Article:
15 Jun 6 things you can do right now to support our black community
by Aubrey Donnelly
Our nation is experiencing a time of great upheaval and change. On the heels of COVID-19’s still looming uncertainties, heightened awareness and unrest regarding race issues in the United States has swept the nation. Too many in our country are hurting. And that’s why it’s more important than ever to be stewards—to take care of each other.
At Simplus, we uphold Stewardship as one of our company values. To us, it means looking out for each other, being accountable for our actions, and promoting a supportive, caring culture. We have many black team members, partners, clients, and loved ones who all claim part of the Simplus family. We have open hearts and ears to learn, listen, and be good stewards.
There’s a lot of work to be done. And it won’t happen overnight. But there’s also a lot of healing we can foster by examining our lives and creating space for growth. Here are six things we’re doing here at Simplus to support our black colleagues and community members. We encourage you to do the same.
1. Lead with empathy
First of all, we’re taking a cue from our partners at Salesforce and leading with empathy. This means we put our own concerns and wishes aside and, instead, we first consider the needs and wishes of others. We’re taking the time to learn about the issues first, being sensitive to the emotional bandwidth of our black family members, and, when appropriate, opening up a dialogue. Some are more ready to talk than others, and we respect that.
2. Practice good citizenship
We all have the power to usher in change with our vote. Make sure you are registered to vote. Take some time to research the upcoming ballots and read about candidates on local, state, and national levels. Officials in every level of government can affect what daily life looks like for all of us, so be ready to cast your vote for the changes we need.
3. Watch a recommended documentary or movie
Streaming services such as Netflix, Hulu, Apple, and Amazon Prime are all featuring great resources for understanding race issues—past and present—in America. Some of the top-recommended options are…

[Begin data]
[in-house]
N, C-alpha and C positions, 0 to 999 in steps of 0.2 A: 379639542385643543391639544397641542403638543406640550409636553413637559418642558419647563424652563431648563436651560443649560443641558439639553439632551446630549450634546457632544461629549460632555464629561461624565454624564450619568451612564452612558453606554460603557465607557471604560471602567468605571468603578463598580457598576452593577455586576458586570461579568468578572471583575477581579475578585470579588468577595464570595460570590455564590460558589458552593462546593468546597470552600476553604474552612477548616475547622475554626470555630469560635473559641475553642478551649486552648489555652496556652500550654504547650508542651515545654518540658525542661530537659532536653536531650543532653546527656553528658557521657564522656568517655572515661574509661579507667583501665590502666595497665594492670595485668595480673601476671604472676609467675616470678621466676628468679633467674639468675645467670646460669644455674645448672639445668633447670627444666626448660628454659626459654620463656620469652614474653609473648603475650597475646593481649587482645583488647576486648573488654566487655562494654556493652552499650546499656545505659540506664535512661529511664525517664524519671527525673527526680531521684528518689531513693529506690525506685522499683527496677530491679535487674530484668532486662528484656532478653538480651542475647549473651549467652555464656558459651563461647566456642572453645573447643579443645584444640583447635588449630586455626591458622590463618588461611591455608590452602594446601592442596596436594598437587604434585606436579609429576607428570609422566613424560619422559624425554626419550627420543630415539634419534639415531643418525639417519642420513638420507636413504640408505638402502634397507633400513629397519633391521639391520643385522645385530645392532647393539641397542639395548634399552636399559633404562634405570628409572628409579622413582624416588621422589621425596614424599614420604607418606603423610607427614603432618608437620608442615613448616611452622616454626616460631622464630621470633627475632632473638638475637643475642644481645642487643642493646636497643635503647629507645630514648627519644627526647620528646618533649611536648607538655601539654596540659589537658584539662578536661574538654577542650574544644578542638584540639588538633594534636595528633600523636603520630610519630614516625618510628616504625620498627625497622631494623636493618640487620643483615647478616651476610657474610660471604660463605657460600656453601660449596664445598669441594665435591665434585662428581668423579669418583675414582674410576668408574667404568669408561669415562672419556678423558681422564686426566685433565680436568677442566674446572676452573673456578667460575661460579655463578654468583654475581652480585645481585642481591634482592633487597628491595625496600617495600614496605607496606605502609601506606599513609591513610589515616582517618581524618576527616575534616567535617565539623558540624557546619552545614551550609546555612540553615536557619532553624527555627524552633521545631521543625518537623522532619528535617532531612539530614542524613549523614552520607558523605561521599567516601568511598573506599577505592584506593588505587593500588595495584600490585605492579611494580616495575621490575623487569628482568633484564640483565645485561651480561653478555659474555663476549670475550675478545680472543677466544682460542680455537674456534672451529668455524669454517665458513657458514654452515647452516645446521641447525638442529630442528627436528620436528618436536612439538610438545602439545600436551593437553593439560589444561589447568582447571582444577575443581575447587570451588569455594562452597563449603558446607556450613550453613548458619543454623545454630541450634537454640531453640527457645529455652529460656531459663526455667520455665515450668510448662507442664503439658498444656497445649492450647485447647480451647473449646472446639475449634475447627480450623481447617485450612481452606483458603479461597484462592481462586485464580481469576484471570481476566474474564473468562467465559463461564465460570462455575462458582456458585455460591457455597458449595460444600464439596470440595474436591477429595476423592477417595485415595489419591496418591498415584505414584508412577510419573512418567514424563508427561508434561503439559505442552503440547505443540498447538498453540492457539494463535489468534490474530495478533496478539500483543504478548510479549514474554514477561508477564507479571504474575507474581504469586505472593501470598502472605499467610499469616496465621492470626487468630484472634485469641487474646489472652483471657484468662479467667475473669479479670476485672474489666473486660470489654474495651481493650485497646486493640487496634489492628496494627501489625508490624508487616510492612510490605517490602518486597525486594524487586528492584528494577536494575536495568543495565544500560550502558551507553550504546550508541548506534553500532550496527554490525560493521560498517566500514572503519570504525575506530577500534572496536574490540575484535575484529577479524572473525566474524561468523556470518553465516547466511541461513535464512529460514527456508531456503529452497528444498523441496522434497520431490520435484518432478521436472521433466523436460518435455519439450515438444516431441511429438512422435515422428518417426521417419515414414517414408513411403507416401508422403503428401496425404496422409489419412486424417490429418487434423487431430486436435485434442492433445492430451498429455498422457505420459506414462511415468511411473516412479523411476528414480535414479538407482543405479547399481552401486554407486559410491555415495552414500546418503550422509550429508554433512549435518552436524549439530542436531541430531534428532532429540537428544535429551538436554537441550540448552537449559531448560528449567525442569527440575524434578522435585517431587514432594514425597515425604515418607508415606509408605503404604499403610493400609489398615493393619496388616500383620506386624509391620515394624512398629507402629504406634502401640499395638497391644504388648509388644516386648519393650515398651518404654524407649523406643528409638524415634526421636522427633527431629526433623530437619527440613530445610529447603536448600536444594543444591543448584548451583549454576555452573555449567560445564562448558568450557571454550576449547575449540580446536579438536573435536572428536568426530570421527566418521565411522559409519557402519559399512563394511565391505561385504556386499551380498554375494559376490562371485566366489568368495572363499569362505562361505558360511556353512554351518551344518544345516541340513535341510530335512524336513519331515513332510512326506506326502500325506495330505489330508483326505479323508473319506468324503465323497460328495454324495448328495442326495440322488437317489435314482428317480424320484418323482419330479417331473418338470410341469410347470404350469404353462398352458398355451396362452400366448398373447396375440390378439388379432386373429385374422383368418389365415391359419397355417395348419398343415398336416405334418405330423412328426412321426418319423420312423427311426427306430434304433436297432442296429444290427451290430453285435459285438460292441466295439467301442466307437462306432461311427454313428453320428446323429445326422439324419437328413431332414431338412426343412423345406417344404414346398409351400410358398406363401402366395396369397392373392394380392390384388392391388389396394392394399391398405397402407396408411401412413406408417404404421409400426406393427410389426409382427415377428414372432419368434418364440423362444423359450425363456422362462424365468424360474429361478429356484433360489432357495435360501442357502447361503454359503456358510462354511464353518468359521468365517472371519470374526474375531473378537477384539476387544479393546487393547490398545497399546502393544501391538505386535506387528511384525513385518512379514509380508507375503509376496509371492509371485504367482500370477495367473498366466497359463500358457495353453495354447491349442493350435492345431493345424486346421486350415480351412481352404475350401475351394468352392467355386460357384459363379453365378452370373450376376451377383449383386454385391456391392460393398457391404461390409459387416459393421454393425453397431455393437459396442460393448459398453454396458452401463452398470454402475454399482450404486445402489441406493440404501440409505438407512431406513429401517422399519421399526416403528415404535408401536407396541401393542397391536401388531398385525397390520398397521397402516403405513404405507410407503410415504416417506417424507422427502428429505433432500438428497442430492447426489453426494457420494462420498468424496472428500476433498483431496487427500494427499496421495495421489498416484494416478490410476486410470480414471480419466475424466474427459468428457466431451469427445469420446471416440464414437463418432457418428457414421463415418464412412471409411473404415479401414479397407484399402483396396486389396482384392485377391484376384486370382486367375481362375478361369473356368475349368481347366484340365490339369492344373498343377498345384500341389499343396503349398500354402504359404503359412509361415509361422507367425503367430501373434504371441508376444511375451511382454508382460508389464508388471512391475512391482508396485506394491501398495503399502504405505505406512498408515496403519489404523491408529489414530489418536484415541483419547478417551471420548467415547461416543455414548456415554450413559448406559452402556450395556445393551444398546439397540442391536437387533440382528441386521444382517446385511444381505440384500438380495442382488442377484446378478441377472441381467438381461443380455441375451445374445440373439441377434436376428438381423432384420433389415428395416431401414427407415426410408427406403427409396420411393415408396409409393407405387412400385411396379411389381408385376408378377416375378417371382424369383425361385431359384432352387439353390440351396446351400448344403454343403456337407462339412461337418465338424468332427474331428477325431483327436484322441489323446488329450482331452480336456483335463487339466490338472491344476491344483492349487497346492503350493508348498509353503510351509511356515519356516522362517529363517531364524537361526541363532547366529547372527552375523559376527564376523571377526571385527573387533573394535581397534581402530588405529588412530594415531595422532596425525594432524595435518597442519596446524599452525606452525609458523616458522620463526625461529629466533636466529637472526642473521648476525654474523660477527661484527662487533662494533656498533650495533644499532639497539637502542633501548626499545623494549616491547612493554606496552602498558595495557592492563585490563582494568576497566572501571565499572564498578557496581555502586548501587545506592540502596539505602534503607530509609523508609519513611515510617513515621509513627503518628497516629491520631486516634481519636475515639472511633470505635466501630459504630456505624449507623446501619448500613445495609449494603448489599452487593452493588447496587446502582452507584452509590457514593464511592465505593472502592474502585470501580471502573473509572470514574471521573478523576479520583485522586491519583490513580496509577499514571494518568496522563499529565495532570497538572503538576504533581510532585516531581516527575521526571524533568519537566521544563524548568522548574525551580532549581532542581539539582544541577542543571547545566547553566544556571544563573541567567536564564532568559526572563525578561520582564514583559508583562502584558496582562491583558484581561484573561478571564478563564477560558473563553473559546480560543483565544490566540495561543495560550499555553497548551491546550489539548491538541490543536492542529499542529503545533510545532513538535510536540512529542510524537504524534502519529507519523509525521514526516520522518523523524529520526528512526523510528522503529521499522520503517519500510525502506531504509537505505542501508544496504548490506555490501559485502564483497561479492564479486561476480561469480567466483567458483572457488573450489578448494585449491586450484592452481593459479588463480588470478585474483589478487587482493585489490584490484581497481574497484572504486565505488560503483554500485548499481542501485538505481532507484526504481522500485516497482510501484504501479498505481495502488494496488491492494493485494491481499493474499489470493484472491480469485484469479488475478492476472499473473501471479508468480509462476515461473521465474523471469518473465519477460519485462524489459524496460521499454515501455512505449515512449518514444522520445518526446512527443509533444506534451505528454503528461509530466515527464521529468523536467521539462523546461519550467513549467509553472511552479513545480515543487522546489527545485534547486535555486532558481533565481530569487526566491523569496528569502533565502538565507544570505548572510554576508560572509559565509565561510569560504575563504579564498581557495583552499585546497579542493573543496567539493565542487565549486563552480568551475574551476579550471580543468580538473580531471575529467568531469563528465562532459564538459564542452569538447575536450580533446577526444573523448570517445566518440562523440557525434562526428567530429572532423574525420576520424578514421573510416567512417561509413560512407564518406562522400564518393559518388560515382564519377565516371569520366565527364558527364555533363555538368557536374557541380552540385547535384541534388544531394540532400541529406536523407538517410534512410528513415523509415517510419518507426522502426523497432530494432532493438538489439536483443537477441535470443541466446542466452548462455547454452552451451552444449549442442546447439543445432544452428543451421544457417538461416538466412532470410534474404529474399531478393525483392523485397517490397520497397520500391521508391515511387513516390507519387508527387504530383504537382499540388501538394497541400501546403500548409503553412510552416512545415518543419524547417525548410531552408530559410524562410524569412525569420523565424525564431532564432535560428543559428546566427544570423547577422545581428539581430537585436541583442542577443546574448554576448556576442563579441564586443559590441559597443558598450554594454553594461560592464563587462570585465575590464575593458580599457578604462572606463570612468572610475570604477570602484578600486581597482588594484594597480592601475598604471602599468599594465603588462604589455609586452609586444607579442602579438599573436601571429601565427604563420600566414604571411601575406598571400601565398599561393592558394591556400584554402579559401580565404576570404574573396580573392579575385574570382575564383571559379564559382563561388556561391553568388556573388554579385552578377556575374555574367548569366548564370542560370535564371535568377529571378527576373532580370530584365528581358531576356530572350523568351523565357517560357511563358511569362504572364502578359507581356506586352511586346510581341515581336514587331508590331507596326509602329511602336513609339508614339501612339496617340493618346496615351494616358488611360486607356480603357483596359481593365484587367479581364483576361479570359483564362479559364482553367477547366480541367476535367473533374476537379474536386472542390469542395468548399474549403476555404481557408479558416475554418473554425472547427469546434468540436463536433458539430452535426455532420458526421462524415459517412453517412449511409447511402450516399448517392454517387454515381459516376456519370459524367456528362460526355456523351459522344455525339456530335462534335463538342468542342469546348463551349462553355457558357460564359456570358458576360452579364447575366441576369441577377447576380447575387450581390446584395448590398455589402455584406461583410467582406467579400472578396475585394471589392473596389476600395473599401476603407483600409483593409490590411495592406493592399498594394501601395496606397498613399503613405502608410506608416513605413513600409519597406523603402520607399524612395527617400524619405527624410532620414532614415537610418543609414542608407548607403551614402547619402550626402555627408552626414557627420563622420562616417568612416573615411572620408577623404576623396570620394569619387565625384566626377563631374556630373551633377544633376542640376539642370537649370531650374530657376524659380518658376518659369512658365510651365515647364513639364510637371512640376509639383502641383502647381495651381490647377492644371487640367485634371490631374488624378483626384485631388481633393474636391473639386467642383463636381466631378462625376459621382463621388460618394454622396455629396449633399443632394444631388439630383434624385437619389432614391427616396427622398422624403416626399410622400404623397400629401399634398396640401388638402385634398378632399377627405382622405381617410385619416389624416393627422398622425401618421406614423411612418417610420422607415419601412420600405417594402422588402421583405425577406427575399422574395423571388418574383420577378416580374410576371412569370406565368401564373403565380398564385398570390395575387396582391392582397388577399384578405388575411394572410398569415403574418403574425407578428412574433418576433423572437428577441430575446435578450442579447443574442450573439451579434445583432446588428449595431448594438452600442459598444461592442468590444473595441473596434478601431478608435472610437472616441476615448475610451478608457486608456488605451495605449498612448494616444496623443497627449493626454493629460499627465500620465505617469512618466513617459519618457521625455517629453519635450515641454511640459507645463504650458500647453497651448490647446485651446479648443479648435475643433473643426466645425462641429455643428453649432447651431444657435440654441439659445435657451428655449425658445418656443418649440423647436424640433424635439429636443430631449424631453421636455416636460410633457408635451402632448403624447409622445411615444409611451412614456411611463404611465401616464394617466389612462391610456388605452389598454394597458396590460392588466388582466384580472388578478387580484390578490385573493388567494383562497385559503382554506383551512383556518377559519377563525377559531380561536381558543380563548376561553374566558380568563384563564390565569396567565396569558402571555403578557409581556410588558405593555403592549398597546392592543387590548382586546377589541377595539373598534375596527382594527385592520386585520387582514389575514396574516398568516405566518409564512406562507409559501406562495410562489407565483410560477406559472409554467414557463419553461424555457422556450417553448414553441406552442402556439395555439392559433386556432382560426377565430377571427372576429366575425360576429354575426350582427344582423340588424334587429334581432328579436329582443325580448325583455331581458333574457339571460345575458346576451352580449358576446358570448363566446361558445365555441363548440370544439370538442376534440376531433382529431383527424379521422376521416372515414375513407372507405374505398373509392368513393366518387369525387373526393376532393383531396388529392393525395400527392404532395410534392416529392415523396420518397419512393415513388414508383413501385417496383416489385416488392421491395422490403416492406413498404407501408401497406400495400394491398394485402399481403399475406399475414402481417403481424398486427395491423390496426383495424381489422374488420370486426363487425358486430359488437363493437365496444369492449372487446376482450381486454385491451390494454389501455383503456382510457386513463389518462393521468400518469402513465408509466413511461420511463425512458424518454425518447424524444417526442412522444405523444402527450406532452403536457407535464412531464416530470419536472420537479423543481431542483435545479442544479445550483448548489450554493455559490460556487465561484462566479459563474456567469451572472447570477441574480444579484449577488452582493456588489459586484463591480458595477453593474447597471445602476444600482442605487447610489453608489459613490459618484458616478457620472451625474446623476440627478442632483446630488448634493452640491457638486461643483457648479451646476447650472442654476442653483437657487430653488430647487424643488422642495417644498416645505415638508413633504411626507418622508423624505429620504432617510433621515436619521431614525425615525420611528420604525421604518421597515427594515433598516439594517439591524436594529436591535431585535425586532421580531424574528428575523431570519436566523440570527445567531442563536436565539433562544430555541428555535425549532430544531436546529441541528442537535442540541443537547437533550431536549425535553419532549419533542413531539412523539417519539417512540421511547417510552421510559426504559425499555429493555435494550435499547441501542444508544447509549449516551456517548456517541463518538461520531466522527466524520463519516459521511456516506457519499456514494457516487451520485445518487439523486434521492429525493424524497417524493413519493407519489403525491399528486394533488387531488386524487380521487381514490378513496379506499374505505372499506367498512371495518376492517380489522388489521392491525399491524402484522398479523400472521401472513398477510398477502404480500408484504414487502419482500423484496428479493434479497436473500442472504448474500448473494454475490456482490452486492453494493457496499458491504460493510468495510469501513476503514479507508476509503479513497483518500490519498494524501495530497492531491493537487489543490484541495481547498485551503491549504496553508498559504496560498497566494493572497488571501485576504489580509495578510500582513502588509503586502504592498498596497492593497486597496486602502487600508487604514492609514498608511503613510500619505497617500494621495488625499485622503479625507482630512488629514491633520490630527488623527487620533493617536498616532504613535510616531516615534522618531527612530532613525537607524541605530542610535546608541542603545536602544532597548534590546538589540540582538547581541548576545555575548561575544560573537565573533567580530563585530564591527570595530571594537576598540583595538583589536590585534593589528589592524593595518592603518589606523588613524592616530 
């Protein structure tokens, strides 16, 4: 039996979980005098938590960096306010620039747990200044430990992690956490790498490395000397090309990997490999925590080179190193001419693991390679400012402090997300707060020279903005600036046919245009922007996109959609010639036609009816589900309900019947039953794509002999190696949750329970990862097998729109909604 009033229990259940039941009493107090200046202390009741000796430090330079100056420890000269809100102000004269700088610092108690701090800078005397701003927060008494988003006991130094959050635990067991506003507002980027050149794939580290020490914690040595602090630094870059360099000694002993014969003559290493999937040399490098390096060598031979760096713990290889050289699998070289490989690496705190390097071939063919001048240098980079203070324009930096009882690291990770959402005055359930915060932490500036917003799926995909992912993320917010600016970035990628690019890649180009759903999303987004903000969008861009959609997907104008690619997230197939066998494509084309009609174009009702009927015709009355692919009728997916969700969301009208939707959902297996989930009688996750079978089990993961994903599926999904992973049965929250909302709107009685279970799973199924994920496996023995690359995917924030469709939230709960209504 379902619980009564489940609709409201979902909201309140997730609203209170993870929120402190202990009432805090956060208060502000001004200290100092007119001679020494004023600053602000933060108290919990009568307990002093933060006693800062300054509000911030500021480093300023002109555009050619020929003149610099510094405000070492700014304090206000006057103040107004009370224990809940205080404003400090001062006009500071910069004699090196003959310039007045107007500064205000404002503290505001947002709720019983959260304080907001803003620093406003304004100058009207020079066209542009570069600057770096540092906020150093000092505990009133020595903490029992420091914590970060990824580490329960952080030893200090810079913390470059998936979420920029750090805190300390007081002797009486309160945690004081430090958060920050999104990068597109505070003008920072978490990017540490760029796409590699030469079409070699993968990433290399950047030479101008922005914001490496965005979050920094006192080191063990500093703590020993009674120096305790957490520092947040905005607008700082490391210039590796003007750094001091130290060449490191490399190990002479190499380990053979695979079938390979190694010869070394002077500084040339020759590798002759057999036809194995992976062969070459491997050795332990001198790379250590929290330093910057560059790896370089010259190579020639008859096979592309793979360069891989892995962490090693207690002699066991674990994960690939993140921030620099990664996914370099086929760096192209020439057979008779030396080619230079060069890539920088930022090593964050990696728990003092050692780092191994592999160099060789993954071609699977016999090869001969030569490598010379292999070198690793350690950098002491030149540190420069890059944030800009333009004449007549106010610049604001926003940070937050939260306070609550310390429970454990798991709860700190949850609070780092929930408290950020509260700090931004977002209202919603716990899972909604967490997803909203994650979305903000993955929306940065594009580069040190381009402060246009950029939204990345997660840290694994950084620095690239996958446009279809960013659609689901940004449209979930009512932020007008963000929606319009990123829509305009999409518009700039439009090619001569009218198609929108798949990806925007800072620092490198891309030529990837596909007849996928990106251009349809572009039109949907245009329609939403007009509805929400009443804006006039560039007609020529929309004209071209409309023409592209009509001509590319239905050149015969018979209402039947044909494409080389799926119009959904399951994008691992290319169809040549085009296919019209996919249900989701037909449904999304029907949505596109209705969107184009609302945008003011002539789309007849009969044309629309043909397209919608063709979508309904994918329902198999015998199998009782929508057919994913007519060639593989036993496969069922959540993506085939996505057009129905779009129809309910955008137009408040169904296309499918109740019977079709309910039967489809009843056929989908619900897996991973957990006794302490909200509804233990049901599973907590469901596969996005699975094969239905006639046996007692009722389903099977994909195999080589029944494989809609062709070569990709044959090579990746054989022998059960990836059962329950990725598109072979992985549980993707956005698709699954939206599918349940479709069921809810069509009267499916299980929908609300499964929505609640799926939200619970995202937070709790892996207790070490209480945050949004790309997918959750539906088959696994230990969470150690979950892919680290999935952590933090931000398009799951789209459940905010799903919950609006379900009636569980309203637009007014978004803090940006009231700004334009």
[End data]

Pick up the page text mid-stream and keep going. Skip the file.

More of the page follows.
– Just Mercy (free to rent on digital platforms)
– 13th (Netflix)
– When They See Us (Netflix)
– If Beale Street Could Talk (Hulu)
– Black Stories Presents: Your Attention Please (Hulu)
– The Banker (Apple TV+)
– I Am Not Your Negro (Amazon Prime)
– Harriet Tubman: They Called Her Moses (Amazon Prime)
– …and many more!
4. Refresh your reading list
Whether it’s sitting down every night to read another chapter or tuning in to an audiobook during your commute, you can easily make time for educating yourself with some reading on the topic. Academics and novelists have been covering this topic in the nonfiction and fiction spaces for several years, and their work is more pressing now than ever. Here are some of the most frequently suggested by advocacy groups:
– How To Be An Antiracist by Dr. Ibram X. Kendi
– I Know Why the Caged Bird Sings by Maya Angelou
– So You Want to Talk About Race by Ijeoma Oluo
– The New Jim Crow: Mass Incarceration in the Age of Colorblindness by Michelle Alexander
– When Affirmative Action Was White: An Untold History of Racial Inequality in Twentieth-Century America by Ira Katznelson
– White Fragility: Why It’s So Hard for White People to Talk About Racism by Robin DiAngelo, PhD
5. Share time and resources
If you can, consider donating to some of the many organizations leading the charge toward true equality and fair treatment serving your local community.
In addition to monetary donations, many of these organizations need volunteers to continue spreading the word and increasing awareness. Try to find time in your schedule to support these organizations—not just with your money, but with your time.
Above all, pause and listen to others at this time. Seek out perspectives and experiences different than your own. Practice listening to understand and empathize rather than listening to respond. Often, just hearing someone else’s story is the best way to forge a relationship—you don’t have to have a reply ready. Simply giving your time, concern, and attention is enough. Empowered with new insights from these kinds of conversations, you can be a better ally and friend and stand up for justice in your day-to-day life.
With deliberate efforts from each and every one of us to—all striving to be better stewards of our global family—we believe that great change is possible. Greater love, peace, and understanding are already rising. Our hearts go out to our black Simplus family members. We stand with you.
Aubrey is the Sr. Executive Admin to the CEO and People & Culture Partner at Simplus. She is passionate about helping people and maintaining a top-notch culture. Dog lover, wine connoisseur, avid traveler, and football enthusiast.